In R language, the packages can have namespaces, and currently, all of the base and recommended packages do except the dataset packages. Understanding the use of namespaces is vital if one’s plan to submit a package to CRAN because CRAN requires that the package plays nicely with other submitted packages on CRAN. Namespaces ensure that other packages will not interfere with your code and the package works regardless of the environment in which it’s run.
For example, plyr and Hmisc both provide a function namely summarize(). Loading plyr package and then Hmise, the summarize() function will refer to the Hmisc. However, loading the package in the opposite order, the summarize() function will refer to the plyr package version.
To avoid confusion, one can explicitly refer to the specific function, for example,
Now, the order in which the packages are loaded would not matter.
Namespaces do three things:
- Namespaces allow the package writer to hide functions and data that are meant only for internal use,
- Namespaces prevent functions from breaking when a user (or other package writers) picks a name that clashes with one in the package, and
- Namespaces provide a way to refer to an object within a particular package
In R language, there are two operators that work with namespaces.
- Doule-Colon Operator
The double-colon operator:: selects definitions from a particular namespace. The transpose function t() will always be available as the base::t, because it is defined in the base package. Only functions that are exported from the package can be retrieved in this way.
- Triple-Colon Operator
The triple-colon operator ::: acts like the double-colon operator but also allows access to hidden objects. Users are more likely to use the getAnywhere() function, which searches multiple packages.
Packages are often inter-dependent, and loading one may cause others to be automatically loaded. The colon operators will also cause automatic loading of the associated package. When packages with namespaces are loaded automatically they are not added to the search list.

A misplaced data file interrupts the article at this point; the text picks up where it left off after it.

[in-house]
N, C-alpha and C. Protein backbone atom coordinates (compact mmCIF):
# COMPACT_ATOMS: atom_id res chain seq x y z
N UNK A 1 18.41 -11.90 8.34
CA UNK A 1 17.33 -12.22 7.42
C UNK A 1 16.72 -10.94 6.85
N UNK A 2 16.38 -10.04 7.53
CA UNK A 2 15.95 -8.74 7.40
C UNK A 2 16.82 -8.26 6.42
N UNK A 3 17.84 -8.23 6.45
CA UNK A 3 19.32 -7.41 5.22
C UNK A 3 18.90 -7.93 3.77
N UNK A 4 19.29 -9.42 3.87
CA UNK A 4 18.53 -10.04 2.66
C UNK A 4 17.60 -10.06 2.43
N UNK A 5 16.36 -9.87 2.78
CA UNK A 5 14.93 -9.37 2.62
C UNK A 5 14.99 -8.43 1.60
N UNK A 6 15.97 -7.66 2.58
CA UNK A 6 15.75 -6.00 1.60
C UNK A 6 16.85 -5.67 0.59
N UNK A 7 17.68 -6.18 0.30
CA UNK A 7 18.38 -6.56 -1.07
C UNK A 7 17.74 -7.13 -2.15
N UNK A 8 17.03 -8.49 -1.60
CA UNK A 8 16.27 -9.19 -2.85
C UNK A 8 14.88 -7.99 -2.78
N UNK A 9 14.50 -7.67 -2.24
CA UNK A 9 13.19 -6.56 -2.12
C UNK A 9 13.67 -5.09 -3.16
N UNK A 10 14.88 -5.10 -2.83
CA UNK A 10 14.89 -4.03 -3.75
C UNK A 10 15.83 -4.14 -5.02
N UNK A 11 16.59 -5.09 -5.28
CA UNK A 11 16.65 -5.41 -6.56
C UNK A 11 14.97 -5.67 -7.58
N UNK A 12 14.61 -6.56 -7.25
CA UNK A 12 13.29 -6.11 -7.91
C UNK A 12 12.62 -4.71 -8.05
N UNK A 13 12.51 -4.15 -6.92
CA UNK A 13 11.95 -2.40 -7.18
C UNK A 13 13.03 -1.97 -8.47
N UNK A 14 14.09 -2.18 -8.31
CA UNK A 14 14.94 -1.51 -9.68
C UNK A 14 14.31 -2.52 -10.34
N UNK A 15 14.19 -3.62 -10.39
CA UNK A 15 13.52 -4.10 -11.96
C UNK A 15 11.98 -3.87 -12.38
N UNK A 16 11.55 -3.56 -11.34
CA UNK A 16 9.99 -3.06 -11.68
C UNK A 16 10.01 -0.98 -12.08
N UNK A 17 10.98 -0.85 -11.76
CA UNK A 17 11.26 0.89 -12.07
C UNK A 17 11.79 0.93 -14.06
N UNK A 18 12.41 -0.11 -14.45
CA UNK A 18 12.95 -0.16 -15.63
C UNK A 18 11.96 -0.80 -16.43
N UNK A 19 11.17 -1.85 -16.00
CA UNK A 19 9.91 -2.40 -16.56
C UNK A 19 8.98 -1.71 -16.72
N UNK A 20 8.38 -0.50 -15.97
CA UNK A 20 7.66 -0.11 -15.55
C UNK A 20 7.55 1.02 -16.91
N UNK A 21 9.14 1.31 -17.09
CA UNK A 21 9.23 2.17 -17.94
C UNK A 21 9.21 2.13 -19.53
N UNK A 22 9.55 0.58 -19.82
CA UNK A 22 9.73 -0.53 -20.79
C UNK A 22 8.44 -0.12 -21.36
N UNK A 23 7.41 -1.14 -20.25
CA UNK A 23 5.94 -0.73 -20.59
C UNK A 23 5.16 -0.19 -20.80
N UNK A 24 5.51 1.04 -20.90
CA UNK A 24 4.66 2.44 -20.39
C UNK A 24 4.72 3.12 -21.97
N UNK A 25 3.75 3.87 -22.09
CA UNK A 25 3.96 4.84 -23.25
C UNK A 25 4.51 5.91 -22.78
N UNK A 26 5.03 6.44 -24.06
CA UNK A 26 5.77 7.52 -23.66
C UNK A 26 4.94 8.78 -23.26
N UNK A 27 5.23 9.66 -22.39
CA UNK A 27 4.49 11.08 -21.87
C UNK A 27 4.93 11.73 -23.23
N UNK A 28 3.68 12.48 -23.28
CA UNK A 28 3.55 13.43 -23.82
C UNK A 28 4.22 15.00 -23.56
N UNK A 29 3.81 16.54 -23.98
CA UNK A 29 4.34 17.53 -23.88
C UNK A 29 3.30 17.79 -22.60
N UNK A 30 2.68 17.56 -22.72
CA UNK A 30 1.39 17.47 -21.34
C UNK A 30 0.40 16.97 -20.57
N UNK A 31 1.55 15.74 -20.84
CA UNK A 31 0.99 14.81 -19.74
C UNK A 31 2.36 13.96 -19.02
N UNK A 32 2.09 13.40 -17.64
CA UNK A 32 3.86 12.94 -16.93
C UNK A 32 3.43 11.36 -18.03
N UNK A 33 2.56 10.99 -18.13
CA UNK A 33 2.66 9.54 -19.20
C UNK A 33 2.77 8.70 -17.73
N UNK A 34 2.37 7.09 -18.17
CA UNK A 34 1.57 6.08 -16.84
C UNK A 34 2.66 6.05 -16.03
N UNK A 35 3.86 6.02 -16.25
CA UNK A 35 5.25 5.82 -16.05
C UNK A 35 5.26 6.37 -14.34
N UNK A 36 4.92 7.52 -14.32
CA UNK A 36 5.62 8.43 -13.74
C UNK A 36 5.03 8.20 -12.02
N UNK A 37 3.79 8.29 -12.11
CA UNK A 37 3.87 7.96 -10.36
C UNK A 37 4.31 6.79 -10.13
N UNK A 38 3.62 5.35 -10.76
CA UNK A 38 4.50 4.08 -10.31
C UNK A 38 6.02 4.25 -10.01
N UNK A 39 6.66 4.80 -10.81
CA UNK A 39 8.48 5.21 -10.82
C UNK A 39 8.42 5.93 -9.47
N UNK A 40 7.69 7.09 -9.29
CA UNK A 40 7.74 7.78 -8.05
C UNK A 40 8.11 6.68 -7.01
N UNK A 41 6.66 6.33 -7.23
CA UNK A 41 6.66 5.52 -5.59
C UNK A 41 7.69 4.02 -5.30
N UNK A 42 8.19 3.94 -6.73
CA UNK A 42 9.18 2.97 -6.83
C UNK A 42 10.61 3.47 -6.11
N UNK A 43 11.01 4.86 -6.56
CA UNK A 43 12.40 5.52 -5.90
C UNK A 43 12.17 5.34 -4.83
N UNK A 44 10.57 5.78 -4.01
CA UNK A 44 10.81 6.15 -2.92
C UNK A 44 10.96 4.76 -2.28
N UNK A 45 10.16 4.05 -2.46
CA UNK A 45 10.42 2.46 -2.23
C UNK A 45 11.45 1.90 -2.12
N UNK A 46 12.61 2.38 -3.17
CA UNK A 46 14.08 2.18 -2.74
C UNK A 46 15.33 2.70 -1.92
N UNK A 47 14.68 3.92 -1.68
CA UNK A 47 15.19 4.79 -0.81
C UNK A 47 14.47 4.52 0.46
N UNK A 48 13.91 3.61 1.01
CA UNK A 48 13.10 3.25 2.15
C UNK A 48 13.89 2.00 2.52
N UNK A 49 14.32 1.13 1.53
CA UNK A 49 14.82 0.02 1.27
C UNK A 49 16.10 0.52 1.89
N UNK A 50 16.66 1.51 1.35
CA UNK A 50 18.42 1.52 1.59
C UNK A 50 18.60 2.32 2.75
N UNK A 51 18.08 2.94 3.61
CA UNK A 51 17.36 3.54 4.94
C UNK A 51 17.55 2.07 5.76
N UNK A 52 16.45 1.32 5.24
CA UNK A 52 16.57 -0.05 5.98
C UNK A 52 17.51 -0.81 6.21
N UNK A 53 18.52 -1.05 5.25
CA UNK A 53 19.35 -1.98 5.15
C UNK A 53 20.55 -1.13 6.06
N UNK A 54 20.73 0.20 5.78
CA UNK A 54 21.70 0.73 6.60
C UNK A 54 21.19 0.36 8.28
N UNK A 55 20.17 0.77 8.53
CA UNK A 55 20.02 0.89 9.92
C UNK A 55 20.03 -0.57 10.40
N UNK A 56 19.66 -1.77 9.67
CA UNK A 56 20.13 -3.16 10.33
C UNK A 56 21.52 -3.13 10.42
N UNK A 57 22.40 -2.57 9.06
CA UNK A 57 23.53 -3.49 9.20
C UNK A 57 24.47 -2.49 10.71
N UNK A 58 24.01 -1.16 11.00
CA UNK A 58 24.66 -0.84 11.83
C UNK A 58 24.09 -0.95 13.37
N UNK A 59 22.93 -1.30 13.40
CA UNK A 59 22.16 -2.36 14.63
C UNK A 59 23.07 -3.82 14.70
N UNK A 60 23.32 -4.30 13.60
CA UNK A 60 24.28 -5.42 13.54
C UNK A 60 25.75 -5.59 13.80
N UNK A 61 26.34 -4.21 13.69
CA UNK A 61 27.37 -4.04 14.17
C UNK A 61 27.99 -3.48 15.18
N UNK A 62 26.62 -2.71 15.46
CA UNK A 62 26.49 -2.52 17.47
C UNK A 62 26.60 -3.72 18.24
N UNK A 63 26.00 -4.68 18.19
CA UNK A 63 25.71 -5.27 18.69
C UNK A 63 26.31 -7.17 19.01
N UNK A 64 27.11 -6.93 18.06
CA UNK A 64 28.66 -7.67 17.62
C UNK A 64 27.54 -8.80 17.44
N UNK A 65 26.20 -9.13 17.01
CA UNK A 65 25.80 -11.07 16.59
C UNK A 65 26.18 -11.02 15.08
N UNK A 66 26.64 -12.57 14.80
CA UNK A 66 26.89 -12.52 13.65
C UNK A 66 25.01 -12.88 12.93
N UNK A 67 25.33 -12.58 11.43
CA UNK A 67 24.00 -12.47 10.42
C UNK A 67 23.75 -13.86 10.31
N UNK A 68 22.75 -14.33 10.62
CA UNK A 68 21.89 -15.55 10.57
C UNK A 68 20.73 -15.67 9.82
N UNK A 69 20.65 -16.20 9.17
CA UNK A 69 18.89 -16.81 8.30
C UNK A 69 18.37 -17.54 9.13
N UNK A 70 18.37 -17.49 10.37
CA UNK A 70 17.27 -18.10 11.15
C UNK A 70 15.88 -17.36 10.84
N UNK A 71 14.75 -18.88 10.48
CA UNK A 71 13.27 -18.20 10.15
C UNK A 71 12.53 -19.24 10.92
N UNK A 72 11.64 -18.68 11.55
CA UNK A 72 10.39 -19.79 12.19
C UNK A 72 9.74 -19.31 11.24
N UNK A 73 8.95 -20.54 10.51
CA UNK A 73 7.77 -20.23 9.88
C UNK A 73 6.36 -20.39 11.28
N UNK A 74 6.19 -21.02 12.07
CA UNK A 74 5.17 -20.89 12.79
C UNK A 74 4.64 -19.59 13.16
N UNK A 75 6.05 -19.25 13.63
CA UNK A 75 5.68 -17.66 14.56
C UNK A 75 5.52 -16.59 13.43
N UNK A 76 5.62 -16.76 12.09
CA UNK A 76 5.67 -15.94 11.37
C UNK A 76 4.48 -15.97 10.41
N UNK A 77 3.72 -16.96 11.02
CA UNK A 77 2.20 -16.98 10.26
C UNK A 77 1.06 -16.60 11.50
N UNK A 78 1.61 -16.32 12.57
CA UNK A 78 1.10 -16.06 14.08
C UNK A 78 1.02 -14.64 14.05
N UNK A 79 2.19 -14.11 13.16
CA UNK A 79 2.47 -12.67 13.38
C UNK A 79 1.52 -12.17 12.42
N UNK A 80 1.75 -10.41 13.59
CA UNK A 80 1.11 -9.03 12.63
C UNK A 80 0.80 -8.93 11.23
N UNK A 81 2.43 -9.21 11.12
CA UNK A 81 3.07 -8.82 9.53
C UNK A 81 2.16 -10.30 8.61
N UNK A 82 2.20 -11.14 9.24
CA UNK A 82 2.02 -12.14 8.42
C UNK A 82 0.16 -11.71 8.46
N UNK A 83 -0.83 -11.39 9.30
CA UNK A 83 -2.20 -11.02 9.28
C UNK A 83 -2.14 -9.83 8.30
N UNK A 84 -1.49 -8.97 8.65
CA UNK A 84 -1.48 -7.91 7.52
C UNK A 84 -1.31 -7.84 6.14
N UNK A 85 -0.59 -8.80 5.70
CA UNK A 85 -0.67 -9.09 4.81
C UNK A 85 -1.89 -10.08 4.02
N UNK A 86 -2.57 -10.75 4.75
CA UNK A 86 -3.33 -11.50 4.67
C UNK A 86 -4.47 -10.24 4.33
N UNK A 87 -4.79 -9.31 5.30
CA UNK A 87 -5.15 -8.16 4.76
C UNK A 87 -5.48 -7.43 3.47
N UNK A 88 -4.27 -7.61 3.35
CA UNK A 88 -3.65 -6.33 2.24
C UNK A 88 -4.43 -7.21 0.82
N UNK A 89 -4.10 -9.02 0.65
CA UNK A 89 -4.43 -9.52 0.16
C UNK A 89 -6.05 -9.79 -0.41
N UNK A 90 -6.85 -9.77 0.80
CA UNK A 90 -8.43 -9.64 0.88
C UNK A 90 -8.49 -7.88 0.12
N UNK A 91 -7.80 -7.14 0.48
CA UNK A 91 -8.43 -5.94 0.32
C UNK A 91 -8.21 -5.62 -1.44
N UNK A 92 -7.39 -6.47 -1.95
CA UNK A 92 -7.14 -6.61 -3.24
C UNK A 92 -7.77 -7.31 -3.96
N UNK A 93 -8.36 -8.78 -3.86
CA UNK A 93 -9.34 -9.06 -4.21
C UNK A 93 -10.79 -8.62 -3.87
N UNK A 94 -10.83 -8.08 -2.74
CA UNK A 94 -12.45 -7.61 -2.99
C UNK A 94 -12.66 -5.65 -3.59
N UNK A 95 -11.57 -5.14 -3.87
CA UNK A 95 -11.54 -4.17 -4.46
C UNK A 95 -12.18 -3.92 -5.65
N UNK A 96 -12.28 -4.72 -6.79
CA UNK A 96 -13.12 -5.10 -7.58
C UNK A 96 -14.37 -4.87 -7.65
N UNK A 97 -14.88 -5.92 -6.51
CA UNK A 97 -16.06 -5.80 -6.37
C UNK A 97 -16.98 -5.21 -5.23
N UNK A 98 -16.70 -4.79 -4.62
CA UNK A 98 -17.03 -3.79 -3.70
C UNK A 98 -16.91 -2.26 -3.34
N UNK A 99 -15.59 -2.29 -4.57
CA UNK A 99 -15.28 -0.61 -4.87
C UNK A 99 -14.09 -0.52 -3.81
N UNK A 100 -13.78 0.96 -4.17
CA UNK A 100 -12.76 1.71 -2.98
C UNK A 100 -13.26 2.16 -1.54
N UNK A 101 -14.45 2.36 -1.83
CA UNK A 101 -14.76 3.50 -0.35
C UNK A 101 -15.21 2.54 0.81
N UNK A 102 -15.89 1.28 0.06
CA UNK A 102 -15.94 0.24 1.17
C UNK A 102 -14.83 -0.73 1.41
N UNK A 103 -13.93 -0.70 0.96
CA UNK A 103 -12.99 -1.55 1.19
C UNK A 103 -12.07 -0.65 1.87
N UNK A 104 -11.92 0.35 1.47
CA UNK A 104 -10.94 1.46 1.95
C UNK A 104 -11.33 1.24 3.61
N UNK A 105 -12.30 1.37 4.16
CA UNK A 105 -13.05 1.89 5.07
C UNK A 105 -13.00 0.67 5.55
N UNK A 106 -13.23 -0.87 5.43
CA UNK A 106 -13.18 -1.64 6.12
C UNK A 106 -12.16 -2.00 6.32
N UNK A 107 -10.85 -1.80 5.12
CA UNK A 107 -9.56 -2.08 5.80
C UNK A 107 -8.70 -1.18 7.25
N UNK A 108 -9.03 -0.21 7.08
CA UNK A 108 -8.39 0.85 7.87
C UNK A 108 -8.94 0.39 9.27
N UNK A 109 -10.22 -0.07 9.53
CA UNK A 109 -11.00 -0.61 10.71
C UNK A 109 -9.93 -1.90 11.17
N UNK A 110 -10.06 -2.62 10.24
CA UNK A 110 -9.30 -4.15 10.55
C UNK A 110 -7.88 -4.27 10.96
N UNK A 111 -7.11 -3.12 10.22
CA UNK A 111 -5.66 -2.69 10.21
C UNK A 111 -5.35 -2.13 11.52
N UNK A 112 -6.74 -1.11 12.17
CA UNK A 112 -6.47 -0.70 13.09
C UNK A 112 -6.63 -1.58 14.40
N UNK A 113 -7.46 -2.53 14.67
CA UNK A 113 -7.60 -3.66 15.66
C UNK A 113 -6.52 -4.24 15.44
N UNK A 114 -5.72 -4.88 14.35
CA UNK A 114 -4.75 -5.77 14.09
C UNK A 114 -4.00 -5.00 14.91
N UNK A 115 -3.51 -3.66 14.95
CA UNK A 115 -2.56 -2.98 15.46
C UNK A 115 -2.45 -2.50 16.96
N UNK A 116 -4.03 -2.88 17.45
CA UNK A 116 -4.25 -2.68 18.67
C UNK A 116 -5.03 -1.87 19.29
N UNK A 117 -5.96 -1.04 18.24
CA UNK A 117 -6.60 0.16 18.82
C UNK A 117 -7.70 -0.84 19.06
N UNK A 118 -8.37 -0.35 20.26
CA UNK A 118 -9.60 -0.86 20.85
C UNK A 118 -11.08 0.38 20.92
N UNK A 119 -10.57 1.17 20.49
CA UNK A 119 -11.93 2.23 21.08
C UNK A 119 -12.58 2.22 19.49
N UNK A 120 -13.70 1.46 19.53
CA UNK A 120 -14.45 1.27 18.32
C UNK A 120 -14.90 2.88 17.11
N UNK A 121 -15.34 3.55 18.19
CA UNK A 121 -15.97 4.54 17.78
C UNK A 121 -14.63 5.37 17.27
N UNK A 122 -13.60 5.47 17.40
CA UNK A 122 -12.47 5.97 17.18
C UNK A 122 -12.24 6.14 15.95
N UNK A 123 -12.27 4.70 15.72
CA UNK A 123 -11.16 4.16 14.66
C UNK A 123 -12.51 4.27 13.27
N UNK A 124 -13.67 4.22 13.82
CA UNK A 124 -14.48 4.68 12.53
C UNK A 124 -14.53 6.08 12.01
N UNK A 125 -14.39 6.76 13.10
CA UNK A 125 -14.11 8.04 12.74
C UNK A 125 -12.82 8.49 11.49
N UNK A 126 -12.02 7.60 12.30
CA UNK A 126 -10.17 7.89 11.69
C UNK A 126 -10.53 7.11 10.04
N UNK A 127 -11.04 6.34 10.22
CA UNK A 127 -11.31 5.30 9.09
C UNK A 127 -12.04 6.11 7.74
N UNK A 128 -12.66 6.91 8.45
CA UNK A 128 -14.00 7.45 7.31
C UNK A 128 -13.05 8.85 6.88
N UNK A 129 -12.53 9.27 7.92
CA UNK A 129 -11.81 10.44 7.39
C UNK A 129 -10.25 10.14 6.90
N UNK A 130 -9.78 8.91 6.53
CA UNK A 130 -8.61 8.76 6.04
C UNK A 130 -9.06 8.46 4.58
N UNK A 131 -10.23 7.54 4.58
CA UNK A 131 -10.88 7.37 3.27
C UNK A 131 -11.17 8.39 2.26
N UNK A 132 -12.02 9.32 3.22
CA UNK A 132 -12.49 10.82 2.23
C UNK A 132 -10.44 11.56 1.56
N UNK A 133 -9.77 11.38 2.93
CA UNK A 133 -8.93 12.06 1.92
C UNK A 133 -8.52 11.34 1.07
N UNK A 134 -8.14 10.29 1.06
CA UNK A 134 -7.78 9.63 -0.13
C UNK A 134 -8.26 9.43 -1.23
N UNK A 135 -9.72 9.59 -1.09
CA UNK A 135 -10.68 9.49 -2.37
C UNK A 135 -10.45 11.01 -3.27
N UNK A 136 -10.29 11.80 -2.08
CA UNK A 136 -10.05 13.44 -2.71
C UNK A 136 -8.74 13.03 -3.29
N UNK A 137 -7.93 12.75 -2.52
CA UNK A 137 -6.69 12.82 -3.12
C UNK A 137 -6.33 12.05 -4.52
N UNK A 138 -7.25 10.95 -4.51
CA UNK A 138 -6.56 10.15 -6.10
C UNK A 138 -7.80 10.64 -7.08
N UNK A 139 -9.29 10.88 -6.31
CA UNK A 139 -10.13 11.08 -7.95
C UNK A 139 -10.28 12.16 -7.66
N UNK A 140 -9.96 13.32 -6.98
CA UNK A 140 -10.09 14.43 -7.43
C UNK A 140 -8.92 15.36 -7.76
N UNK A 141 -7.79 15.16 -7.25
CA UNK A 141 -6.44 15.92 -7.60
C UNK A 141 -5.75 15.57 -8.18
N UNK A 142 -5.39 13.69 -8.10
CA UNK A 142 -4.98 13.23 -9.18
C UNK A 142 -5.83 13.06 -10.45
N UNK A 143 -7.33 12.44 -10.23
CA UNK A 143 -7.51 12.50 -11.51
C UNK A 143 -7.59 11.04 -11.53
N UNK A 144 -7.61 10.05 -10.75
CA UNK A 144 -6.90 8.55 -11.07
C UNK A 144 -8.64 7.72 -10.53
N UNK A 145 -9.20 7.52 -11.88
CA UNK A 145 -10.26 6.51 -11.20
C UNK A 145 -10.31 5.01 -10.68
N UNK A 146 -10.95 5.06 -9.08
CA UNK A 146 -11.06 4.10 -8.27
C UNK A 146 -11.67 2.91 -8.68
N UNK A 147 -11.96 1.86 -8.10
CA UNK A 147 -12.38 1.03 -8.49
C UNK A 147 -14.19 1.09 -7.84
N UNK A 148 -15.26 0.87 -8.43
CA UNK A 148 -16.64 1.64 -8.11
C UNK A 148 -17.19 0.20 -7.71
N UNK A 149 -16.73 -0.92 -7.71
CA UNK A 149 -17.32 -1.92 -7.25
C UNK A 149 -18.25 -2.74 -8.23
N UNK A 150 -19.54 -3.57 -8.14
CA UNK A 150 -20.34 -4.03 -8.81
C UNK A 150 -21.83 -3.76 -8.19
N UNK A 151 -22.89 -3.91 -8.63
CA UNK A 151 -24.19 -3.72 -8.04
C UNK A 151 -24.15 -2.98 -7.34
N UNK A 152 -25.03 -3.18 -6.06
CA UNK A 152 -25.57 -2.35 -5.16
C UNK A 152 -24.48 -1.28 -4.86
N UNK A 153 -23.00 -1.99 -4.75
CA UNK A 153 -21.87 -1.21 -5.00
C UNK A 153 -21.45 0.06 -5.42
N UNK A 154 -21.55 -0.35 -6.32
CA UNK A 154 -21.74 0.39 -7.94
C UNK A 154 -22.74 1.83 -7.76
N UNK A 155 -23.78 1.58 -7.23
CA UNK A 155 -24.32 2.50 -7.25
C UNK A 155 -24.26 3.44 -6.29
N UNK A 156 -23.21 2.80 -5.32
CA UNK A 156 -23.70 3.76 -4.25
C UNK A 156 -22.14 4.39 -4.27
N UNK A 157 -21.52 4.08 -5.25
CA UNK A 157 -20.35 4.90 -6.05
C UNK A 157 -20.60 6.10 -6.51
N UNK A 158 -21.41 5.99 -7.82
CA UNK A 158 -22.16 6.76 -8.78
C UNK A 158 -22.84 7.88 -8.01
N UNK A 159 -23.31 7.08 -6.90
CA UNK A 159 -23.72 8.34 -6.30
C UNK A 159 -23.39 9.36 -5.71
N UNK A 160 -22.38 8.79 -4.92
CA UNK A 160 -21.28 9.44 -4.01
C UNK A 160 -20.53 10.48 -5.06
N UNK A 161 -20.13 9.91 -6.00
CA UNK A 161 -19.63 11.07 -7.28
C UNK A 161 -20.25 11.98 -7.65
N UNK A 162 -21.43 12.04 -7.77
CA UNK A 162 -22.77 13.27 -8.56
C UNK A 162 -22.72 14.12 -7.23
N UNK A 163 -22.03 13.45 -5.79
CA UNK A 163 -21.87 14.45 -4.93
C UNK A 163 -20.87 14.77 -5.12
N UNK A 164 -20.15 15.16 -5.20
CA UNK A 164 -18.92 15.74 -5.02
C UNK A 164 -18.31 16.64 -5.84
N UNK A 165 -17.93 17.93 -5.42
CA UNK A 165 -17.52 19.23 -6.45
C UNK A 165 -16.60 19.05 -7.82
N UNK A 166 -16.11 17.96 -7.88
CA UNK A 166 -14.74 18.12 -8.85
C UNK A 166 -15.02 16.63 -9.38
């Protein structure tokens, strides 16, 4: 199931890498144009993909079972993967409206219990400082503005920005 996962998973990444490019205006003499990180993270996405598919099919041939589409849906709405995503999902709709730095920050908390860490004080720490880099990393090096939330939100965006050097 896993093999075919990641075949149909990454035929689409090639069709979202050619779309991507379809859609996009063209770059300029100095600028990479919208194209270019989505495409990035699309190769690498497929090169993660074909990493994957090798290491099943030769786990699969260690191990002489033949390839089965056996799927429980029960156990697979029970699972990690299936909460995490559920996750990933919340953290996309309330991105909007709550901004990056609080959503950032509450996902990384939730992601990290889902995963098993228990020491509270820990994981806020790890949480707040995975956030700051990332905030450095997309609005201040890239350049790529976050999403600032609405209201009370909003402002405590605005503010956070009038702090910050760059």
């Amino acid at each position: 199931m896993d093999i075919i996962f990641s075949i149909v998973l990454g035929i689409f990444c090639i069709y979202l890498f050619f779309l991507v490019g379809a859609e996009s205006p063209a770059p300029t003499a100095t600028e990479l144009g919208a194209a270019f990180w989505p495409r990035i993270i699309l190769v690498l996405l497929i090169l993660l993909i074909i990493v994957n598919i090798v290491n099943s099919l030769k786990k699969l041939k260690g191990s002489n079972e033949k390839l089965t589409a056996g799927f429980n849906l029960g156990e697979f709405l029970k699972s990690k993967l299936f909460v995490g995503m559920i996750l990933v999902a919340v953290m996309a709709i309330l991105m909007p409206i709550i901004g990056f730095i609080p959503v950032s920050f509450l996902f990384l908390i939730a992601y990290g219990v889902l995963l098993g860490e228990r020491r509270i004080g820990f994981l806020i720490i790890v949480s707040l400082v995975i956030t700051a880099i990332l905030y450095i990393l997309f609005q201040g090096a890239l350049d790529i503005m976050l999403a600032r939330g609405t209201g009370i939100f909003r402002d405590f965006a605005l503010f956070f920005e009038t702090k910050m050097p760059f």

Source Code of R Method
There are different ways to view the source code of an R method or function. It will help to know how the function is working.
If you want to see the source code of the internal function (functions from base packages), just type the name of the function at R prompt such as;
One can still view its source code via the ::: function such as
or by using getAnywhere() function, such as
Note that the getAnywhere() function is useful as you don’t need to know from which package the function or method comes from.
Functions or Methods from S4 Class System
The S4 system is a newer method dispatch system and is an alternative to the S3 system. The package ‘Matrix’ is an example of S4 function.
> getMethod (“chol2inv”, “diagonalMatrix”)
Functions that Calls Unexported Functions
In the case of unexported functions such as ts.union, .cbindts and .makeNamesTs from the stats namespace, one can view source code of these unexported functions using ::: operator or getAnywhere() function, for example;
> stats::: .makeNamesTs